Towards the end of last month I had the pleasure of spending a whole morning walking with Thabathani Tshaka, an expert art rock guide, in the Upper Tsitsana Valley – a remote and forgotten river valley in the far northern reaches of the Eastern Cape, on the slopes of the Southern Drakensberg Mountains – to see South Africa’s latest and largest rock art discovery
Thabathani (Thaba for short) was appointed to me with promises that he was the most experienced and knowledgeable trail and rock art guide in the area. He was going to show us the recently discovered rock art panels at Kwabhaliwe, and indeed he proved to be as valuable and unique as the very rock paintings he shared with us that day.
Gentle, patient and with a wonderful sense of humour and a fiery, innate passion, Tshaka seemed physically unable to hold back any story relating to his beloved valley and the beautiful mountains that had watched him grow up.
Needless to say every minute spent with him was filled with candour and laughter, and as it so happened, many of his stories came up in conversation for weeks after we dropped him back at Mount Frere.
Under menace of rain we clambered up the hill stopping ever so often to marvel at a Cape vulture squadron soaring by, or to examine a funny shaped buttress, or learn a few ethno-botanical facts about the grasses and flowers we were so casually stepping over. Particularly fascinating were Thaba’s shared memories of his upbringing during the apartheid era and the protection the remoteness of the Upper Tsitsana Valley afforded him during those years.
Living here deep in the mountains within a tight-knit community, Thaba was able to grow and develop relatively unscathed from what was going on elsewhere in South Africa. Instead he was able to unfurl in an environment rich with customs, traditional values and strong healing powers. And judging by what we saw on our drive into the area, those values seem to remain strong and well alive in this day and age.
Before we could even break a sweat, we had reached the cave. As we raised our gaze to drink from our water bottles, we found ourselves facing what was indeed the best, most well preserved, longest, brightest, richest, most vibrant rock art painting I have ever seen in the Drakensberg. In fact, they were as good as – if not better than – Altamira’s paintings in Spain, or the Lascaux paintings in France.
The amazing detail, brilliantly saturated colours, complex hues, diversity of shapes and forms and overall thickness of the painting was striking. The size of the animals and immaculate state of preservation was totally unexpected. And whilst it may have taken one and a half hours to reach the overhang, we all felt it was well worth every step we had to take to get there.
The panel held in excess of 50 exquisitely painted polychromatic elands, with a few other species (mountain rhebok duiker, etc.) thrown into the mix, as well as several other depictions that symbolised various spirits of the lake, river and night. There were also several Therianthropes – the San equivalent of a shape-shifter, or our medieval understanding of a werewolf. Therianthropes in rock art depict the transient forms adopted by Shaamans as they enter a trance state and take on non-human forms – most often these forms are of the hunted quarry, which in our case was the eland.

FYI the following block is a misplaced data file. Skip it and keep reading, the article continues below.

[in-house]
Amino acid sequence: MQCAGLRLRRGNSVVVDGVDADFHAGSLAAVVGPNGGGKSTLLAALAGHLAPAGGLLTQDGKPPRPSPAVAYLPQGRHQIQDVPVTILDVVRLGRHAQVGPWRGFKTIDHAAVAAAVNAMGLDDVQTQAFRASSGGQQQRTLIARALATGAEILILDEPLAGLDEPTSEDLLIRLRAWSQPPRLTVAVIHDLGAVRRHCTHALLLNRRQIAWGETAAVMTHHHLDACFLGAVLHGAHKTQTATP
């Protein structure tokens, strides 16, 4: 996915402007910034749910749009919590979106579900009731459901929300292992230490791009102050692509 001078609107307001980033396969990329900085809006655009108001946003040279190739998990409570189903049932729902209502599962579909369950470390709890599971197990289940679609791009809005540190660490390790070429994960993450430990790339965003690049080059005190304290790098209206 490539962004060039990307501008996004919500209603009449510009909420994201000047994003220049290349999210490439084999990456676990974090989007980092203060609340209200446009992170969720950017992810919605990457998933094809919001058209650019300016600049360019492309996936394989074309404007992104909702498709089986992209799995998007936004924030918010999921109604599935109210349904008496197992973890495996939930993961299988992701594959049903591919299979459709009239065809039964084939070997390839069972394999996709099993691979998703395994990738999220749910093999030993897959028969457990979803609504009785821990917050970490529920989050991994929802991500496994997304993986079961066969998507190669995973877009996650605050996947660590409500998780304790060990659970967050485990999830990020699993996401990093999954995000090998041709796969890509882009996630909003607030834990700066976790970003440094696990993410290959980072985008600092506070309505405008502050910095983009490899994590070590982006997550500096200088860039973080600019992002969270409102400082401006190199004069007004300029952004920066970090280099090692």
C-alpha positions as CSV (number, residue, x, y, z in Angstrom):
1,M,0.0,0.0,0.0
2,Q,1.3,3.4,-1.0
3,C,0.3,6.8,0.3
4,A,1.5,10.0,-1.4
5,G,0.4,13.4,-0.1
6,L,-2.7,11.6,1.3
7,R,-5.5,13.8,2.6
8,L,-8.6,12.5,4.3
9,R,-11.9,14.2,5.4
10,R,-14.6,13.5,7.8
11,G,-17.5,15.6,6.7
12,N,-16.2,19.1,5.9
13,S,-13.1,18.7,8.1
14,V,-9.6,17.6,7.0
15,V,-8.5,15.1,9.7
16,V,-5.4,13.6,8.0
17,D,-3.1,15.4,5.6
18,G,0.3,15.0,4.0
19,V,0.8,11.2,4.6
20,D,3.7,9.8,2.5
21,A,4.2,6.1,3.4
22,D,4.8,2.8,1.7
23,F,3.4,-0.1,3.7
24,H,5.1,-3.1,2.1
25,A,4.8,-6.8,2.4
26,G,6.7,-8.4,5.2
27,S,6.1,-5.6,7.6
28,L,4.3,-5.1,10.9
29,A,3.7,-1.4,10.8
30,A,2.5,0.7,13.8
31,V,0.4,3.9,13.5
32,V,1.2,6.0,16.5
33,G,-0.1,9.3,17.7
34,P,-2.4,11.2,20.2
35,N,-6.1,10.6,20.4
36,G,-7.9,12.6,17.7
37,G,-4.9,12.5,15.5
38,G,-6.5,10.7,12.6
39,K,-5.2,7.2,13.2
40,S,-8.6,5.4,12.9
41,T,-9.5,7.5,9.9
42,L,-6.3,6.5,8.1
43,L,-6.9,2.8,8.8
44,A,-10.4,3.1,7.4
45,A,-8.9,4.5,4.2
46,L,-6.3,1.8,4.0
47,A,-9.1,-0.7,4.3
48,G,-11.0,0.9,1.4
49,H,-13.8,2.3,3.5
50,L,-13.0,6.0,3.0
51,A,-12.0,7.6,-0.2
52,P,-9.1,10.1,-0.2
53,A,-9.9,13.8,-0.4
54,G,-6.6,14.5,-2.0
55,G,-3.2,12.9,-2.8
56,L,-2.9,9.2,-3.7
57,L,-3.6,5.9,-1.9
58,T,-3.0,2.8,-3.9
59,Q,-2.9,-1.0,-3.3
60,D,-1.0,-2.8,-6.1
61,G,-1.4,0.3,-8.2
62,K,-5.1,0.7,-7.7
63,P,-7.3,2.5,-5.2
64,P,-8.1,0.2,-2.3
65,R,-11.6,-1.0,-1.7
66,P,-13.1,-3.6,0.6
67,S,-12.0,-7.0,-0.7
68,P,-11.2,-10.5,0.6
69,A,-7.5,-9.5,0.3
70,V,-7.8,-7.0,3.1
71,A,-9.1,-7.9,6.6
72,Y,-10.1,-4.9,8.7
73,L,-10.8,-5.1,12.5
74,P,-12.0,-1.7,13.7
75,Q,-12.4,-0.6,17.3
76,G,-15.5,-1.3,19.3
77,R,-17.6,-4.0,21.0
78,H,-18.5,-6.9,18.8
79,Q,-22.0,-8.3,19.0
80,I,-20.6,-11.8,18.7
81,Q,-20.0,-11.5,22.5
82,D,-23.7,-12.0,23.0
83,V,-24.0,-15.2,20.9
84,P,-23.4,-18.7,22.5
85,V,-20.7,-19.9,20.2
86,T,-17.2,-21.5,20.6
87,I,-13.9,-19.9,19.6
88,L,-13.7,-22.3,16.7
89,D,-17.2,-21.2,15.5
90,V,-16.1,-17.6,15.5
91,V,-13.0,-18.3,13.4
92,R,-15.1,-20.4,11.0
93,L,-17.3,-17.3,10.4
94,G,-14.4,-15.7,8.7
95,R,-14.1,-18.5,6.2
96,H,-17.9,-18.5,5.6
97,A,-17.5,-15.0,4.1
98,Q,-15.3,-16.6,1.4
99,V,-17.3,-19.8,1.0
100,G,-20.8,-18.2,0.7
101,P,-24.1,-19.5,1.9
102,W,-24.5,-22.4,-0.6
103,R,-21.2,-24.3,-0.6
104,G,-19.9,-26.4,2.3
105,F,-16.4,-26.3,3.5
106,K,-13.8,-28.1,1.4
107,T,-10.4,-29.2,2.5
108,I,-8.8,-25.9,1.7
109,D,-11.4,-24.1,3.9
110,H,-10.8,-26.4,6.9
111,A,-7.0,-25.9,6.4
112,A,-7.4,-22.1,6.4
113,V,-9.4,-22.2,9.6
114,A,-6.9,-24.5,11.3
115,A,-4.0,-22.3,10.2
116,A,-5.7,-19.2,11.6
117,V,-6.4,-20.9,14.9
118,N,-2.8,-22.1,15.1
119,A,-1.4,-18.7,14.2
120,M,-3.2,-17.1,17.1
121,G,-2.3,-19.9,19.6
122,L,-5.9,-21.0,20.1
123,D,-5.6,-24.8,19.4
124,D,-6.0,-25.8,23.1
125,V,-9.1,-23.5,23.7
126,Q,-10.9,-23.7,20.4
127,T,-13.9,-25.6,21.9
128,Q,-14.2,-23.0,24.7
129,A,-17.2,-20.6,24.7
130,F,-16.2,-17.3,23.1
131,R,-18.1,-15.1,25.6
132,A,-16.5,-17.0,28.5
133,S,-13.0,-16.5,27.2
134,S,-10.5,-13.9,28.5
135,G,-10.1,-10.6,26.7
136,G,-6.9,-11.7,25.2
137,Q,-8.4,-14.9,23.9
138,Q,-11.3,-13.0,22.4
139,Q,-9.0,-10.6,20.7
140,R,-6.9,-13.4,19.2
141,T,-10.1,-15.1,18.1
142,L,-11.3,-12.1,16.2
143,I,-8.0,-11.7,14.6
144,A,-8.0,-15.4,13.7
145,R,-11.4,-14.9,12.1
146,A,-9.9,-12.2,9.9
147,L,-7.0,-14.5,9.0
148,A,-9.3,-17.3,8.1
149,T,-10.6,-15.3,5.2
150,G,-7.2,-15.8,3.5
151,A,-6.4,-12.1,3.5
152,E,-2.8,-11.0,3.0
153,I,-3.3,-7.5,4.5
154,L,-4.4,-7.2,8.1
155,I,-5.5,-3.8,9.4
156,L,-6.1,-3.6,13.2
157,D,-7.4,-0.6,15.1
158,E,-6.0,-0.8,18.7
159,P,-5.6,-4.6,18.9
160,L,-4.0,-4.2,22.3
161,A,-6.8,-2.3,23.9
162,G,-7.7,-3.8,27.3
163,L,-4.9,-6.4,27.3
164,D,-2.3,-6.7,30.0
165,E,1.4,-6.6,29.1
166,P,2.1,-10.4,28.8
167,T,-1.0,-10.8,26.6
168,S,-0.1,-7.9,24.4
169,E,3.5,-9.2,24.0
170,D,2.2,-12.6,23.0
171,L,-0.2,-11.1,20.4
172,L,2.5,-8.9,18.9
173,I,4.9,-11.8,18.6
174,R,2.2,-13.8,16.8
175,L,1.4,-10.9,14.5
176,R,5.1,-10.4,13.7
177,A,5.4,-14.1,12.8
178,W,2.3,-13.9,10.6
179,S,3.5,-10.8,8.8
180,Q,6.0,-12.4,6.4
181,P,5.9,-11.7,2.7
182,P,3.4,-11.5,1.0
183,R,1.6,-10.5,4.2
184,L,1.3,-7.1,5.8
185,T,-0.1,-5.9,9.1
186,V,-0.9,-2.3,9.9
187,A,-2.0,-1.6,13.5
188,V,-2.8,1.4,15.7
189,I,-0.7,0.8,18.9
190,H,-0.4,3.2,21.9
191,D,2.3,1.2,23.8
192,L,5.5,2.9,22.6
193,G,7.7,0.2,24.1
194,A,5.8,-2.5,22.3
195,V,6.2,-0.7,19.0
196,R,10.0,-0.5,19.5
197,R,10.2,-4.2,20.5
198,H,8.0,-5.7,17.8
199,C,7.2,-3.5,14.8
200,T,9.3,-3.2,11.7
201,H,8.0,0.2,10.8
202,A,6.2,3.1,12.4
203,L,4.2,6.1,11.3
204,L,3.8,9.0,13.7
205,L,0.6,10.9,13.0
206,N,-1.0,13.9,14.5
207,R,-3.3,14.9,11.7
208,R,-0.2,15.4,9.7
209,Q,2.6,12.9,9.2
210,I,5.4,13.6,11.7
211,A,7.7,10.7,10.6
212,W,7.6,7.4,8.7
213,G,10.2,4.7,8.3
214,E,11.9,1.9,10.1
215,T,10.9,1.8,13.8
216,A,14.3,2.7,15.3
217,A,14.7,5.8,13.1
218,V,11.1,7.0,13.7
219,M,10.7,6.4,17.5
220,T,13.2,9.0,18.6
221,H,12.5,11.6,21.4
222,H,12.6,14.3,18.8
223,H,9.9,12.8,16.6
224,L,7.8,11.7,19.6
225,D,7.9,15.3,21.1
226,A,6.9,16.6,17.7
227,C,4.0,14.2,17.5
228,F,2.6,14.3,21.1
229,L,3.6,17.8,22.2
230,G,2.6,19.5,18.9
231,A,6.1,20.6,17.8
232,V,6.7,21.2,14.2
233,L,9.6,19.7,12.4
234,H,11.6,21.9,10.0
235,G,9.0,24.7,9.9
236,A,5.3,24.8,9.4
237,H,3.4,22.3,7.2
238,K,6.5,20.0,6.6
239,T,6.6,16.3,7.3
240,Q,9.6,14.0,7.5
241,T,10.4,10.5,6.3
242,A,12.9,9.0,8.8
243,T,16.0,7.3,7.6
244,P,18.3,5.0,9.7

Thaba then launched into his “pièce de résistance”, and without holding back, his deep voice and cunning story-telling prowess grabbed us by the shoulders and shook us, as if to rattle our souls from one side to the other. He did all this whilst chanting, and then went on to explain the process – knowledge of which he must have picked up whilst eaves-dropping from a crack in the door, or a dirty window pane, the last time a “traditional healer” visited his homestead. Interestingly, Thaba is actually a fully converted and devote Christian. He is just hugely proud of his animist ancestry.
Thaba’s stories really took hold of us. His explanations had our eyes travelling over the panel – up and down, left and right – following along with his commentary. But it also had us travelling from the present back to one gloomy night in the Drakensberg years before, to a time when a San tribe were gathered at the Kwabhaliwe Cave, humming and chanting, sharing hunting stories, and painting these rock faces with tales for posterity.
Our imaginations – wildly adrift – were lured and guided across the threshold between the living world and the realm of departed souls, and all because of Thaba and the great story he told us. Thanks Thabatani Tshaka!
Anyone interested on visiting the Kwabhaliwe Caves with Thabathani Tshaka please contact Africa Geographic Travel.
For interest, here’s a video of Thaba doing a Xhosa tongue twister:
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